"Nothing New Here"
What You Need To Know:
POWER RANGERS is a surprisingly entertaining, well-crafted movie in the beginning, but falls into familiar territory once the characters officially become Power Rangers in the final act. Overall, POWER RANGERS has a strong moral worldview with redemptive elements stressing sacrifice, selflessness, teamwork, and taking responsibility. There’s a politically correct moment where it’s implied one of the main characters is a lesbian, or still discovering her gender, but it’s very light. Because of this politically correct element and some foul language and action violence, MOVIEGUIDE® advises strong caution for POWER RANGERS.
(BB, C, PC, Ho, Ev, LL, VV, S, N, A, M) Strong moral worldview with light Christian, redemptive elements stresses sacrifice, teamwork, friendship, and becoming more responsible as teenage protagonists transition into becoming heroes, a character says “Thank God,” a brief shot of nuns in a van singing “Go tell it on the mountain,” plus a politically correct homosexual element where movie implies one of the characters is struggling with figuring out her sexuality, and it’s implied she’s a lesbian, as well as a reference to 60 million years; nine obscenities (including two “s” words), two almost obscenities (a character begins to say an “f” word), nine light profanities, and a few vulgar references; lots of action violence includes a scary alien who kills a few people and tries to destroy a town with a giant gold creature, lots of punching, kicking and shooting (though little blood), human characters fight among each other and throw some punches, three very intense car crashes; light sexual immorality in one scene implying that one main female character has lesbian homosexual tendencies, plus a guy character makes some passes at girls and flirts; upper male nudity, girl strips to her underwear briefly for a swim and villain wears a somewhat revealing outfit; a reference to beer drinking; no smoking or drug use; and, bullying, but not condoned.
POWER RANGERS is a science-fiction adventure reboot based on the television series that debuted in America in the 1990s and created a new franchise of entertainment and merchandising. This reboot is surprisingly entertaining, though it contains some issues and falters in the final act.
Jason Scott is a high school football player whose life seems over when he injures himself in a car accident while fleeing from police. James is placed on probation and into detention for the rest of the year. In detention, he meets a few other outcasts, including Billy, an autistic teen with an affinity for technology, and Kimberly, a girl struggling with depression when her friends ruthlessly abandon her.
Billy convinces Jason to drive him to a gold mine just outside their small town of Angel Grove, where Billy wants to do some experiments. While out by the mine, Jason runs into Kimberly hiking through the woods. The two decide to run away from their problems in their boring lives, but are cut short when Billy causes an explosion. The explosion catches the attention of two other teenagers who are nearby, Zack, an arrogant young man, and Trini, a moody girl who doesn’t talk much. The five teenagers investigate what Billy accidentally unearthed. They find five bright stones fossilized in some crystal. The gold mine’s security begins to approach, so they each take one of the colored stones and flee together in a minivan, but it results in a horrid car crash.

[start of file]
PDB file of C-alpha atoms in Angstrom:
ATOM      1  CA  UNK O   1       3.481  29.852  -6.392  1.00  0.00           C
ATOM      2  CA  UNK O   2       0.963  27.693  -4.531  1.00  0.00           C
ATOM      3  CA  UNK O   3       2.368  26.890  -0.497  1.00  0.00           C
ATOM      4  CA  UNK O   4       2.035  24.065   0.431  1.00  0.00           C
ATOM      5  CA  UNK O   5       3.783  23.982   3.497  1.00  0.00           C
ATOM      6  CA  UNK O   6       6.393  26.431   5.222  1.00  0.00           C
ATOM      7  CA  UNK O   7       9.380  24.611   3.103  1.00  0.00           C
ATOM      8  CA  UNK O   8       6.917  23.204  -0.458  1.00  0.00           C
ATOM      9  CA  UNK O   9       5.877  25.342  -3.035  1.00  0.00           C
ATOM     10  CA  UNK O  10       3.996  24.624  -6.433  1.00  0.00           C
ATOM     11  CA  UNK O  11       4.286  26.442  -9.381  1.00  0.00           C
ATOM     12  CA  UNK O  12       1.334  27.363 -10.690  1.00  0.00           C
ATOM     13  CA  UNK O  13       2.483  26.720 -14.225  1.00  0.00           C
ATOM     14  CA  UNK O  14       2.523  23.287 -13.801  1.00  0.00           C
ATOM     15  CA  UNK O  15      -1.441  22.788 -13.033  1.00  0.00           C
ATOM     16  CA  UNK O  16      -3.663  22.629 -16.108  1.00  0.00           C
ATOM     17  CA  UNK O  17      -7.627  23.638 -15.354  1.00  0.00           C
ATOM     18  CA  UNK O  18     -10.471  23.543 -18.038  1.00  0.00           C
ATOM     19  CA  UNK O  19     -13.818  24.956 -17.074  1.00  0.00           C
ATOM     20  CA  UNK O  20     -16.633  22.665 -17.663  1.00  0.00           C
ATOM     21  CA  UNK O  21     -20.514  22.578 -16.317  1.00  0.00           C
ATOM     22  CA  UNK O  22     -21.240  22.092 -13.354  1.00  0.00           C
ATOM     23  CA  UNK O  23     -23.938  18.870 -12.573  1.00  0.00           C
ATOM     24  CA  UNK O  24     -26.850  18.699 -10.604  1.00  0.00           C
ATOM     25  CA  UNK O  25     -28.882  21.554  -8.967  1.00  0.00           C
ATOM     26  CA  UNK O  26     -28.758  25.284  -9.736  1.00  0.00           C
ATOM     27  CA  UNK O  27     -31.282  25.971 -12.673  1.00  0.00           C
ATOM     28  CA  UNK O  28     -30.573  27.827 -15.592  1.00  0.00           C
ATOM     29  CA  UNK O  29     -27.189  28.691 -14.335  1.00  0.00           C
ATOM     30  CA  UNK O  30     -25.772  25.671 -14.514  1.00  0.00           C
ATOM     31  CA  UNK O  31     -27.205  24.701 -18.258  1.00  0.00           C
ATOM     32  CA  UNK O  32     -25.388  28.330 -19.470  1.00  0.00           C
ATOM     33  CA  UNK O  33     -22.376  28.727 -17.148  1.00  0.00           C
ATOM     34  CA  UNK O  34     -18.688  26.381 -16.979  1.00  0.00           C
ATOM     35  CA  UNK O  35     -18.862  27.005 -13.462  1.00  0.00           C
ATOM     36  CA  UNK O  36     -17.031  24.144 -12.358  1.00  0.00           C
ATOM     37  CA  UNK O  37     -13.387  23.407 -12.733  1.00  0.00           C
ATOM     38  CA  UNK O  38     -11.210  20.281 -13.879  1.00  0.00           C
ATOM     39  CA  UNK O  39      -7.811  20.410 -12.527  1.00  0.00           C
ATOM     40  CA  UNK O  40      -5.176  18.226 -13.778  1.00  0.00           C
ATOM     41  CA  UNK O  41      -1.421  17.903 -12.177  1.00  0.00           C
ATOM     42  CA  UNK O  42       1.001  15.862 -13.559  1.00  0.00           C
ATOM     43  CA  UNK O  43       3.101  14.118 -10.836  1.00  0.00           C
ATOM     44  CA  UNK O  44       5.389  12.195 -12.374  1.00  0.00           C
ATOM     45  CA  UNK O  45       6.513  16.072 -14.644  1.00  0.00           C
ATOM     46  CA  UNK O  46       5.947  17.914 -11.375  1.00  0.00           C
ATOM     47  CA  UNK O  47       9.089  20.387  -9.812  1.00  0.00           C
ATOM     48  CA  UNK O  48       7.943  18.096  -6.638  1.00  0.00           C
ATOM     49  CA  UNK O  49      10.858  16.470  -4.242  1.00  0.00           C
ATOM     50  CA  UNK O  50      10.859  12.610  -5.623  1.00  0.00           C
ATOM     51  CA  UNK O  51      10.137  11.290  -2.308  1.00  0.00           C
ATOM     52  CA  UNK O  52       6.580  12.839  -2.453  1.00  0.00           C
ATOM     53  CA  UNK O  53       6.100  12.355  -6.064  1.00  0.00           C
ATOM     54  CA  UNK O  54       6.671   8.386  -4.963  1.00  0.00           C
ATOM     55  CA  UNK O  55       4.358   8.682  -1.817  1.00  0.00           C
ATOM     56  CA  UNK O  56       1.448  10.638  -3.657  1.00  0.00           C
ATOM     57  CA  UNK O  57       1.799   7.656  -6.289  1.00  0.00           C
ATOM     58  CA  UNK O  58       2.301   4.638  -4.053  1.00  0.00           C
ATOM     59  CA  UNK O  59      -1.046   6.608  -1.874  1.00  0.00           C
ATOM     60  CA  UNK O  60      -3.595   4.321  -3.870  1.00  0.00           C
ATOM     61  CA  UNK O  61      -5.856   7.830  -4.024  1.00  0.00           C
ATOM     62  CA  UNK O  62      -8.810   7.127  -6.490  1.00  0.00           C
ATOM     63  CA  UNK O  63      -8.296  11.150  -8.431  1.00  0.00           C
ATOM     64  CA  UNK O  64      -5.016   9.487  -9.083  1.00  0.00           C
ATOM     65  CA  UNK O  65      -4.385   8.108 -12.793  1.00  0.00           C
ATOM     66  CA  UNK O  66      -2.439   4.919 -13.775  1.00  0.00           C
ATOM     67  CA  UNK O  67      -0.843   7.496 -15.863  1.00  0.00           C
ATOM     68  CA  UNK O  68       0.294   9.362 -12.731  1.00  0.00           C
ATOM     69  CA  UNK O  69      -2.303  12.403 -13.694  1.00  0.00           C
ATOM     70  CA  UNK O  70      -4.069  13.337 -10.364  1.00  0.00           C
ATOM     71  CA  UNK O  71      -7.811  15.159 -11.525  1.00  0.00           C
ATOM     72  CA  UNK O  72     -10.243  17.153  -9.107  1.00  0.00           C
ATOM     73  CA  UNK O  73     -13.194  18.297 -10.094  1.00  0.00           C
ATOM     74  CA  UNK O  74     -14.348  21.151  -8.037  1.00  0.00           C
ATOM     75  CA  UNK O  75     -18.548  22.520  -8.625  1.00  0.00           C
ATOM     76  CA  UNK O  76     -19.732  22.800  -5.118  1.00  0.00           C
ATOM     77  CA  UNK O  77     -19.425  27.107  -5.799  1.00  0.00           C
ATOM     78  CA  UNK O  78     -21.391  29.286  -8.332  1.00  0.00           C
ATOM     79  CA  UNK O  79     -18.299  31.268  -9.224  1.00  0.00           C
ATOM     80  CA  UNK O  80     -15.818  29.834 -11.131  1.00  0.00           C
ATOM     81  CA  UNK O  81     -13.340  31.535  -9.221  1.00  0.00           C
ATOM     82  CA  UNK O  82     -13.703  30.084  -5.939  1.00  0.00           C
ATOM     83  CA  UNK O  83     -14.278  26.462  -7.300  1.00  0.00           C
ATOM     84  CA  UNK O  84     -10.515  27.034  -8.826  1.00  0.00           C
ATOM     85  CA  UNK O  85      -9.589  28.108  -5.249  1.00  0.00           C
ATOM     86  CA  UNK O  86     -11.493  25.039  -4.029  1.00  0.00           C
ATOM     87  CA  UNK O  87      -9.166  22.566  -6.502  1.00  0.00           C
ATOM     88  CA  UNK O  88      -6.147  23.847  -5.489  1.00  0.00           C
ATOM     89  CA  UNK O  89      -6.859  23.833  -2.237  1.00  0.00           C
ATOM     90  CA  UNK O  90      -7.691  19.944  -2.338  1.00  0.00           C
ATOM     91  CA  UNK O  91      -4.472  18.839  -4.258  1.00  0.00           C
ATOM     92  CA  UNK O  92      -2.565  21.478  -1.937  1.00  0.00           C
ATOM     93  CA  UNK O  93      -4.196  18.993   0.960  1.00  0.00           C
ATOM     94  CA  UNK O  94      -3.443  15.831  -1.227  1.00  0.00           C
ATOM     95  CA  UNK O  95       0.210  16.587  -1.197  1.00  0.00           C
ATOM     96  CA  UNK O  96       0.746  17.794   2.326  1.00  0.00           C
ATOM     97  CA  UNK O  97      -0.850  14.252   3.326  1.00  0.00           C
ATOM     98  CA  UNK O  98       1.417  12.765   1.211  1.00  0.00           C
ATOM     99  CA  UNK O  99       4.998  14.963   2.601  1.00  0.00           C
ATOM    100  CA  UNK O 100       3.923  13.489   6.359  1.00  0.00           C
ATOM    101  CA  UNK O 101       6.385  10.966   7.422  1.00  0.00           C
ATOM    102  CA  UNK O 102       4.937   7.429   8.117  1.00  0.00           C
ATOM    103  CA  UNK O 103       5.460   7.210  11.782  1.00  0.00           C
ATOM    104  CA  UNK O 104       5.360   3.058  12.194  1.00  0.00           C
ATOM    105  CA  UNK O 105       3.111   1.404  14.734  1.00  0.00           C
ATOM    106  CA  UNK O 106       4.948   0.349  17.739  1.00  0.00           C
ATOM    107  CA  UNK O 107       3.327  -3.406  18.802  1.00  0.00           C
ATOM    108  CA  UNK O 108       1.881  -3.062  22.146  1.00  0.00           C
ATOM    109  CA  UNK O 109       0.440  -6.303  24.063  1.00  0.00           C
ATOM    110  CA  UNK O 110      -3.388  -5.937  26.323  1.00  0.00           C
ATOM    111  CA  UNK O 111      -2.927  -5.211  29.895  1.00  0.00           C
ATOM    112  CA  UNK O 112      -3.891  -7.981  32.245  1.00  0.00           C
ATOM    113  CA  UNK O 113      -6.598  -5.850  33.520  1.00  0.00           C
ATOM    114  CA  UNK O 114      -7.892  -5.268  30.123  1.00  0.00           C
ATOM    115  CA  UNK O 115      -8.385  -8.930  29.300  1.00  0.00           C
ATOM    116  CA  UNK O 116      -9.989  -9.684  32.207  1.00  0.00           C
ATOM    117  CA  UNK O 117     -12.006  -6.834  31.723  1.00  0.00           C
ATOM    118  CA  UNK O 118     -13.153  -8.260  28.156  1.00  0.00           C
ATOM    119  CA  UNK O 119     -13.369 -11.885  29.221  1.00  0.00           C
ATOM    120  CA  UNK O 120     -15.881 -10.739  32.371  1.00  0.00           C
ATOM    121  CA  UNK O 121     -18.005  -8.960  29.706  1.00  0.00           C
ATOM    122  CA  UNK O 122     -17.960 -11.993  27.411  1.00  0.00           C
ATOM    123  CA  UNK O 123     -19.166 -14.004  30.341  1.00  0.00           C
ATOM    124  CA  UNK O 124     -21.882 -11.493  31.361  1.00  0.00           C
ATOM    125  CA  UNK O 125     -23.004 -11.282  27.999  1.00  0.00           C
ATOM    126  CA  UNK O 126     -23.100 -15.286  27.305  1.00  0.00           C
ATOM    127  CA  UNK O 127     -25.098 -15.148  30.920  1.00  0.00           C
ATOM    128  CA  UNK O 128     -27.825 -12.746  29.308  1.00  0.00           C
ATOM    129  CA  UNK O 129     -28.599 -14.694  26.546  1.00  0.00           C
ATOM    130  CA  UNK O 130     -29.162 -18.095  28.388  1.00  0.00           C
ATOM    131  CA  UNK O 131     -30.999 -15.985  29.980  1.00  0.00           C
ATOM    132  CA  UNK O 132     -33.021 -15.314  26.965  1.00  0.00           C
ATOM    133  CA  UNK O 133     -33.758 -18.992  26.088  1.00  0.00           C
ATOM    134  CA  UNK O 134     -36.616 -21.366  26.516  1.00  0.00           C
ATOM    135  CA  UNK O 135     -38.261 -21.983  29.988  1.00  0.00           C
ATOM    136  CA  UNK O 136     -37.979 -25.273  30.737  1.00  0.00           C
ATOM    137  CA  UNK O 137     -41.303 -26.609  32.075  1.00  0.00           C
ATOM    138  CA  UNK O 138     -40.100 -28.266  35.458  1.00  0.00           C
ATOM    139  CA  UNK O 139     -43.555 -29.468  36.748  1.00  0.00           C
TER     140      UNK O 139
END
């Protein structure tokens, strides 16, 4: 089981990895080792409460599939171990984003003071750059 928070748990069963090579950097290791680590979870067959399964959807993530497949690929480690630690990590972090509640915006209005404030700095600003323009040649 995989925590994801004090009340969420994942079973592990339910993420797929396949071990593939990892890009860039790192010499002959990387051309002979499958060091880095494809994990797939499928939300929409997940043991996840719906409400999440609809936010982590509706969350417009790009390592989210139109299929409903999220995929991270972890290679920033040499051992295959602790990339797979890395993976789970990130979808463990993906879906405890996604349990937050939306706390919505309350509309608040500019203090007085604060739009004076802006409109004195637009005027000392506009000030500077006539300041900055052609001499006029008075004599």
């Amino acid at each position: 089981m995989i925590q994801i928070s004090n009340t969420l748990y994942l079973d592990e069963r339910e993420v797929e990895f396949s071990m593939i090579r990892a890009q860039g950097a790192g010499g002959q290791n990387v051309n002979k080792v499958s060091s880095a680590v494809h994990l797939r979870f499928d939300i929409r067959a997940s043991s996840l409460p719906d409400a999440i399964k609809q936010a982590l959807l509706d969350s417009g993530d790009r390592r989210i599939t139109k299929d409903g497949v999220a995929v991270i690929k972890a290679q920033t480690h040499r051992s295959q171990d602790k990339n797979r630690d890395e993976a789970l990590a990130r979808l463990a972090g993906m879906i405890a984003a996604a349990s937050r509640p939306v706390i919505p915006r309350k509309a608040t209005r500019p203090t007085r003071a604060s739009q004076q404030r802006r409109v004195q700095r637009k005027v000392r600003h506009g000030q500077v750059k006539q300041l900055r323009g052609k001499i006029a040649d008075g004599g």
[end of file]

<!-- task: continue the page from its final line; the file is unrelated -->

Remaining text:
Each of teenagers wake up the next morning in their respective homes, unhurt and, to their surprise, super strong. The next day they meet at the mine and explore the area where they found the stones. They discover a spaceship underground and a humorous robot. The robot, Alpha 5, introduces them to Zordon (voiced by Bryan Cranston), a former Power Ranger, who’s stuck in the Morphing Grid, which manifests itself as a talking wall. Zordon tells the five teenagers of an impending doom that threatens Earth’s existence. He reveals they’ve been chosen to become the next Power Rangers to defend all of life itself.
However, none of the teenagers wants this awesome responsibility. So, the question becomes: Can this ragtag group of youths overcome their own insecurities and inadequacies to save the day?
POWER RANGERS is a surprisingly entertaining and well-crafted movie, especially in the beginning, but falls into familiar territory once the characters officially become Power Rangers in the final act. The cast of young actors holds their own. Helping them do that is some witty dialogue and inventive cinematography. Sadly, for people who aren’t diehard POWER RANGER fans, this isn’t enough to redeem the incredibly cheesy storyline, which includes literal dino-robots, rock monsters and a villain, who’s been lying in wait for 60-some-million years.
Overall, POWER RANGERS has a strong moral worldview with some light Christian, redemptive elements. At various times, it stresses sacrifice, selflessness, teamwork, and becoming more responsible.
Director Dean Israelite recently made headlines by revealing the character of Trini will be the first lesbian character in a superhero movie. This apparently is revealed when Zack asks Trini if she’s having “boyfriend problems,” to which she says, “Yeah, boyfriend problems.” He then asks, “Girlfriend problems?” and she responds with a look, and then continues. The scene isn’t definitive at all, except for the fact that the Director wanted extra press and explained the scene. Depending on the movie’s success, the filmmakers may explore this homosexual element more in the sequels.
Because of this politically correct angle and the movie’s foul language and action violence, MOVEGUIDE® advises strong caution.